NZ Proposes Radical Carbon Plan

6 August 2007 (Last Updated August 6th, 2007 11:26)

New Zealand's buildings of the future could be assessed on the overall carbon footprint and consumption of each individual piece of material used, from the 'humble' nail to a piece of glass. In a world first, New Zealand's Building and Construction Minister Clayton Cosgrove has proposed

New Zealand's buildings of the future could be assessed on the overall carbon footprint and consumption of each individual piece of material used, from the 'humble' nail to a piece of glass.

In a world first, New Zealand's Building and Construction Minister Clayton Cosgrove has proposed the strict carbon assessment for producing, maintaining and using new buildings under a radical proposal released under the nation's Building Code Review.

Cosgrove says the proposal comes at a time when the world is looking to reduce carbon costs and public perceptions towards reductions are favourable.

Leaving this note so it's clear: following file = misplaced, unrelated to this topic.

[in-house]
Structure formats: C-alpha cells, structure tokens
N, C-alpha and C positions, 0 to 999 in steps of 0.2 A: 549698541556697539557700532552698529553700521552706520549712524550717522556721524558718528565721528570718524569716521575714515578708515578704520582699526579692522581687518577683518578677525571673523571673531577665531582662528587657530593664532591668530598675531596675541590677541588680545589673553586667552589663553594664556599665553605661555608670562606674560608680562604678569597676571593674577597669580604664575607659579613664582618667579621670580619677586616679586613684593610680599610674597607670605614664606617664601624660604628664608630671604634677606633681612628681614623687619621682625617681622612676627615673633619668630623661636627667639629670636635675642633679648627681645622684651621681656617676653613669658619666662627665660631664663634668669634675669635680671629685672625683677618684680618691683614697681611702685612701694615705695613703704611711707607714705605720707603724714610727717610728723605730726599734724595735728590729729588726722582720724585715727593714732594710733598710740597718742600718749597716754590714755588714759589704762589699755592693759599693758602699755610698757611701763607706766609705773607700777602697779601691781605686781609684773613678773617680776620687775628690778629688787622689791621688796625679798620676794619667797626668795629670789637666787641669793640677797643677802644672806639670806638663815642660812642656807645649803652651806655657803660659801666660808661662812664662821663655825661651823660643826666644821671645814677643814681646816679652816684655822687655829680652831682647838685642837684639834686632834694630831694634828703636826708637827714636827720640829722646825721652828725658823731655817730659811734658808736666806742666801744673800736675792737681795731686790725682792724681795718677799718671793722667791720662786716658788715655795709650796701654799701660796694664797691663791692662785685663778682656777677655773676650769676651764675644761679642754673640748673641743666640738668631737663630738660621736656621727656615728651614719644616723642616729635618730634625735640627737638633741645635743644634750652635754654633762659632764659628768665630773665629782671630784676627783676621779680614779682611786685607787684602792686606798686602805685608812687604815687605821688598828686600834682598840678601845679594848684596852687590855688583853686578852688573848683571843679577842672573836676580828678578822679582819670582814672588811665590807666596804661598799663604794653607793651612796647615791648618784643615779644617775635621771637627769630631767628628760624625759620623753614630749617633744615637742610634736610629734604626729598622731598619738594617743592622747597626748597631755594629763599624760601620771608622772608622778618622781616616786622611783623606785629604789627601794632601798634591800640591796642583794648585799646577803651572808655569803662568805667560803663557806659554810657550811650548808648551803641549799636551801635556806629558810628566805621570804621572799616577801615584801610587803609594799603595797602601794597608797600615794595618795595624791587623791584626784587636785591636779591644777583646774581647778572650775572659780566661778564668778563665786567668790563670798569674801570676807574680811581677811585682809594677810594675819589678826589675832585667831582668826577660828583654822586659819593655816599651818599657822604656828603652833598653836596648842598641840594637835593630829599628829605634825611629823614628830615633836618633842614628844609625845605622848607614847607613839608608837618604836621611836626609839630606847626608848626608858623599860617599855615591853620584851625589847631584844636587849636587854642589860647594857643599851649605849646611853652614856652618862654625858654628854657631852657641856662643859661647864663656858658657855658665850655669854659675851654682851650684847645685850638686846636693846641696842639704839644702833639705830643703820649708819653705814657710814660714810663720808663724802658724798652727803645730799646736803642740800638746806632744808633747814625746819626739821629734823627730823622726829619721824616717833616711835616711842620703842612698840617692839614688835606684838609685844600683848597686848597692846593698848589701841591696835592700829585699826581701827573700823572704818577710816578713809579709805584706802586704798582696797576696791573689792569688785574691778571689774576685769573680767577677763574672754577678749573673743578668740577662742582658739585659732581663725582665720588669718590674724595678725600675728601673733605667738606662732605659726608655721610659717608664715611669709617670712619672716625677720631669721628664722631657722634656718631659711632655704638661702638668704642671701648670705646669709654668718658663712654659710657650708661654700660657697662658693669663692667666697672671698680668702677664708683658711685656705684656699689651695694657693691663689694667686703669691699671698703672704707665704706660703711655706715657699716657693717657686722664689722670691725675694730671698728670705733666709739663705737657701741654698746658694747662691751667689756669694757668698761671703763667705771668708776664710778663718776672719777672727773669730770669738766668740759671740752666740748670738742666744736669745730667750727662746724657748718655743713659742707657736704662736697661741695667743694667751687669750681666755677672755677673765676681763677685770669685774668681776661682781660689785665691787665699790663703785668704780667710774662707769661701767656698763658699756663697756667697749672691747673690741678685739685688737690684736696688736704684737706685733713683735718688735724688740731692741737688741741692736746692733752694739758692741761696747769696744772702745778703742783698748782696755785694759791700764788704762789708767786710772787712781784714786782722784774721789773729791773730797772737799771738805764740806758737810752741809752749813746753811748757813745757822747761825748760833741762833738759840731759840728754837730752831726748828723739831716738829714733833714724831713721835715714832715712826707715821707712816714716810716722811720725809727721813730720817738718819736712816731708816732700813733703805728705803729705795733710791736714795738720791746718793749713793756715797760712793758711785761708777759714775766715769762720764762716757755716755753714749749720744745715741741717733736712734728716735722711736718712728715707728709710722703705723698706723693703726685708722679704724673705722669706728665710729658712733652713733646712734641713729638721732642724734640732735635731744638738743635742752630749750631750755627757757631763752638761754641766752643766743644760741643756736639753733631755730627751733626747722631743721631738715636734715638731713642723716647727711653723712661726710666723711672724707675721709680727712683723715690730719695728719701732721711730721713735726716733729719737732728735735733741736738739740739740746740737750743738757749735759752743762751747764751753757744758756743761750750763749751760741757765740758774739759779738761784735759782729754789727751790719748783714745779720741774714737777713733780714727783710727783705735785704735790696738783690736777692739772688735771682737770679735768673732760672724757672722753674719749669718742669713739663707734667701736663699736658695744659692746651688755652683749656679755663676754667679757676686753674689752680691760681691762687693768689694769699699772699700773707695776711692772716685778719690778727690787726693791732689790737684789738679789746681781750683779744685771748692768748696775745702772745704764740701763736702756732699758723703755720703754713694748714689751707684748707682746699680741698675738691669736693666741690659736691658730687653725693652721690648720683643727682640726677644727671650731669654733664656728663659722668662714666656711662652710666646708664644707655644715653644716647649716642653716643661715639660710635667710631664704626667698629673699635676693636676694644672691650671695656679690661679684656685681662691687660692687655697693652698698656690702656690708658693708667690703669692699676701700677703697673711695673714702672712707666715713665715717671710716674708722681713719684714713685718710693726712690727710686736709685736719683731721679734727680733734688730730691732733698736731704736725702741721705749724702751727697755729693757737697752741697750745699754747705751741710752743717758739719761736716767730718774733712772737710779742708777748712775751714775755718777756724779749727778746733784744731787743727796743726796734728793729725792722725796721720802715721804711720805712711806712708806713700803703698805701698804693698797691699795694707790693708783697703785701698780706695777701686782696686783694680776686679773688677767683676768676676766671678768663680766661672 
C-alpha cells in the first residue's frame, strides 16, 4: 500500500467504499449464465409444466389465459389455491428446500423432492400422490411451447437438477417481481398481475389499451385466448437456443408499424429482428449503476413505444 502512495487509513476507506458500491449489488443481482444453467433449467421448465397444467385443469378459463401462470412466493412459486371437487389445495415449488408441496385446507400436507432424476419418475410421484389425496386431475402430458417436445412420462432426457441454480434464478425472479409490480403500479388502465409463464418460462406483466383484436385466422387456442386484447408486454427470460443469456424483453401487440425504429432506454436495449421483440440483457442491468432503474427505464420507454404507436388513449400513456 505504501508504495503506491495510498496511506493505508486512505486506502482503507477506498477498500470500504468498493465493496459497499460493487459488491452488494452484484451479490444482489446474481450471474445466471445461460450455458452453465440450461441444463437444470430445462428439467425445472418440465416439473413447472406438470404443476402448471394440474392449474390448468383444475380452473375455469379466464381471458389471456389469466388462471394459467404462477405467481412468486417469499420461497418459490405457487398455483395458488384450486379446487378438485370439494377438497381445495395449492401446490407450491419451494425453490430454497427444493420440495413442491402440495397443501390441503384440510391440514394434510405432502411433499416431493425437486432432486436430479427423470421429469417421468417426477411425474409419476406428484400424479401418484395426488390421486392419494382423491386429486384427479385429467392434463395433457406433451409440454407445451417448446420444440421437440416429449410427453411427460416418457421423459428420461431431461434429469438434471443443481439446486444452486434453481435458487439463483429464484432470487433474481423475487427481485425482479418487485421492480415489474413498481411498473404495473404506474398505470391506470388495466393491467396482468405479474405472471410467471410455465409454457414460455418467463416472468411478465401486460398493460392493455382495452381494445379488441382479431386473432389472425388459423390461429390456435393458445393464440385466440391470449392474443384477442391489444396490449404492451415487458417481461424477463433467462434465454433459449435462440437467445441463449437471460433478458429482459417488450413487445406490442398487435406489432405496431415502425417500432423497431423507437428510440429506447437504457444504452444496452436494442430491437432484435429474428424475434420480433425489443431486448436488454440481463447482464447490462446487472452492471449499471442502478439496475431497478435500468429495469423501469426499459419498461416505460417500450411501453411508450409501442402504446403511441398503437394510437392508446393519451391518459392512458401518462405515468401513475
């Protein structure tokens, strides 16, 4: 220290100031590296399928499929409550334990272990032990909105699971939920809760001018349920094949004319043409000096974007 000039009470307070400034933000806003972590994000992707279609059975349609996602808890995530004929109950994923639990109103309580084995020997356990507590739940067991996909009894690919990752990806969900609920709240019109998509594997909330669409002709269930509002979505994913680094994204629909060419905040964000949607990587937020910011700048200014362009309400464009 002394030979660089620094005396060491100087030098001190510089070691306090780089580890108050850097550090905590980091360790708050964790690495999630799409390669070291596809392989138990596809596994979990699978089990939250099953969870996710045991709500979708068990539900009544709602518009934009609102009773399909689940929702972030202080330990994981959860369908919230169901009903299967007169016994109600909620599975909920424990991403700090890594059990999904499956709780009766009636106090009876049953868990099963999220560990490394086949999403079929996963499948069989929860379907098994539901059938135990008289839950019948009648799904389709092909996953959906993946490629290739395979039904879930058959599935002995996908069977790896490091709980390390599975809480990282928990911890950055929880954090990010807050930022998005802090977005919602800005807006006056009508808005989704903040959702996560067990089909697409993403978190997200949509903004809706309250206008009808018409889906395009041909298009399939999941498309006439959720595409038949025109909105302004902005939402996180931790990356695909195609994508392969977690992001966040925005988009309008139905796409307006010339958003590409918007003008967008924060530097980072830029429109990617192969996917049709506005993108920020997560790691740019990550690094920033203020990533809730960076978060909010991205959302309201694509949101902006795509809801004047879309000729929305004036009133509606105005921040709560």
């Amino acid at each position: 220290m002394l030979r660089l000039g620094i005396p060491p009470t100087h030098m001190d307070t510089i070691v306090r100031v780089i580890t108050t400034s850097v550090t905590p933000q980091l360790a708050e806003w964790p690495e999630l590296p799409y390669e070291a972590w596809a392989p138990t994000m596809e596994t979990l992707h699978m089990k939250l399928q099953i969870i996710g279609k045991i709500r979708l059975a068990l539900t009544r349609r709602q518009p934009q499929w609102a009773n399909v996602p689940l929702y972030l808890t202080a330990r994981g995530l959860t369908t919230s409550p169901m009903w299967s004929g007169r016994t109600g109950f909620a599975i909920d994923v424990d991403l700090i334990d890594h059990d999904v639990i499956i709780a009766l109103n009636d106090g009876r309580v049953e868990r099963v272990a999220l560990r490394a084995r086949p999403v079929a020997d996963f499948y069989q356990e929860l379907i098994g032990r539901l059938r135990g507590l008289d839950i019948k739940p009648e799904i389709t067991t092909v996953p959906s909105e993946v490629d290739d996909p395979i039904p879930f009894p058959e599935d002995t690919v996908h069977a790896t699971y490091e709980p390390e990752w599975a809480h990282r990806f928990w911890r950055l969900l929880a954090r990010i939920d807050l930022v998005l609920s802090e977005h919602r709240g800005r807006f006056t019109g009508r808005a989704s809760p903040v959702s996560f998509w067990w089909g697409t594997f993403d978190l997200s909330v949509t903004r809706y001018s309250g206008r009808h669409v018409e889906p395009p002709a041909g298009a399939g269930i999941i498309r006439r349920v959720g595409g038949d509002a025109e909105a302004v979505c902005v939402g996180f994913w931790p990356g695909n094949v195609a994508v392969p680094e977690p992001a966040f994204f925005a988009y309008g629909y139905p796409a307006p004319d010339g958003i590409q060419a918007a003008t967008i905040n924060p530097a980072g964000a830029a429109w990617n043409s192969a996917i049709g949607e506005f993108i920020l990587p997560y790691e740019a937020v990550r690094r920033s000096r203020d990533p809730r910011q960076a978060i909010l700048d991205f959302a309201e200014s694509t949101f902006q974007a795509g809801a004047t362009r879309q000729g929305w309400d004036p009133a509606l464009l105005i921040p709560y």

"Using the projected lifetime CO2 emissions of buildings as the principal measure of resource efficiency under the new Building Code is worth considering," Cosgrove says.

"This approach would take into account energy and water efficiency, construction materials and construction waste."

Cosgrove says the proposal will also aim to keep overall building costs down.

"Innovations in building technology and construction techniques have advanced significantly since the Building Code was introduced in 1991, and as a result, we expect a lot more from our buildings than we did 16 years ago," Cosgrove says.

Reported by Penny Jones